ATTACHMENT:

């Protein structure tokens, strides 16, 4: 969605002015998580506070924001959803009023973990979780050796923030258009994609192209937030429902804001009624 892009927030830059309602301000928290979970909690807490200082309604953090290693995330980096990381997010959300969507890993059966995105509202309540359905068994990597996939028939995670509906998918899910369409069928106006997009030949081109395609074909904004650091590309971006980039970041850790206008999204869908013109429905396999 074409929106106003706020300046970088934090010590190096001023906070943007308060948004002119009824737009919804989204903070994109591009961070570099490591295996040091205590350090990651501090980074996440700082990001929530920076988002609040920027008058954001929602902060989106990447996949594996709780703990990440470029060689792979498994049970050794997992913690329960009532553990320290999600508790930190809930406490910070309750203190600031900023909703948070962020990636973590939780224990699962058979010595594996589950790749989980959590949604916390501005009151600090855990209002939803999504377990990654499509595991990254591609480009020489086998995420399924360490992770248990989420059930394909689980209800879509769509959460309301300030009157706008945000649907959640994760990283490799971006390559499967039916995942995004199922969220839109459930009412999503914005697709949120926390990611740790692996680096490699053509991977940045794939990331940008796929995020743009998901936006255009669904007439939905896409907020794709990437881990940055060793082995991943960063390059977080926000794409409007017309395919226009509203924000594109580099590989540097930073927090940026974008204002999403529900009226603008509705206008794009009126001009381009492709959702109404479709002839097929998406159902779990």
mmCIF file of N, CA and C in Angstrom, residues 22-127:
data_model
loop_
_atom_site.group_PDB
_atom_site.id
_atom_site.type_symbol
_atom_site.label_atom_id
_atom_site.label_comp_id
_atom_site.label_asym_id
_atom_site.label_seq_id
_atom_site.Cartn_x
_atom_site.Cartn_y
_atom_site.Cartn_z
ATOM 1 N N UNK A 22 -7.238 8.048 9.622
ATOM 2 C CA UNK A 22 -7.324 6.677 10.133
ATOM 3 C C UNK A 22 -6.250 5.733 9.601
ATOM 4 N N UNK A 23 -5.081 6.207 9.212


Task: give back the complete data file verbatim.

């Protein structure tokens, strides 16, 4: 969605002015998580506070924001959803009023973990979780050796923030258009994609192209937030429902804001009624 892009927030830059309602301000928290979970909690807490200082309604953090290693995330980096990381997010959300969507890993059966995105509202309540359905068994990597996939028939995670509906998918899910369409069928106006997009030949081109395609074909904004650091590309971006980039970041850790206008999204869908013109429905396999 074409929106106003706020300046970088934090010590190096001023906070943007308060948004002119009824737009919804989204903070994109591009961070570099490591295996040091205590350090990651501090980074996440700082990001929530920076988002609040920027008058954001929602902060989106990447996949594996709780703990990440470029060689792979498994049970050794997992913690329960009532553990320290999600508790930190809930406490910070309750203190600031900023909703948070962020990636973590939780224990699962058979010595594996589950790749989980959590949604916390501005009151600090855990209002939803999504377990990654499509595991990254591609480009020489086998995420399924360490992770248990989420059930394909689980209800879509769509959460309301300030009157706008945000649907959640994760990283490799971006390559499967039916995942995004199922969220839109459930009412999503914005697709949120926390990611740790692996680096490699053509991977940045794939990331940008796929995020743009998901936006255009669904007439939905896409907020794709990437881990940055060793082995991943960063390059977080926000794409409007017309395919226009509203924000594109580099590989540097930073927090940026974008204002999403529900009226603008509705206008794009009126001009381009492709959702109404479709002839097929998406159902779990």
mmCIF file of N, CA and C in Angstrom, residues 22-127:
data_model
loop_
_atom_site.group_PDB
_atom_site.id
_atom_site.type_symbol
_atom_site.label_atom_id
_atom_site.label_comp_id
_atom_site.label_asym_id
_atom_site.label_seq_id
_atom_site.Cartn_x
_atom_site.Cartn_y
_atom_site.Cartn_z
ATOM 1 N N UNK A 22 -7.238 8.048 9.622
ATOM 2 C CA UNK A 22 -7.324 6.677 10.133
ATOM 3 C C UNK A 22 -6.250 5.733 9.601
ATOM 4 N N UNK A 23 -5.081 6.207 9.212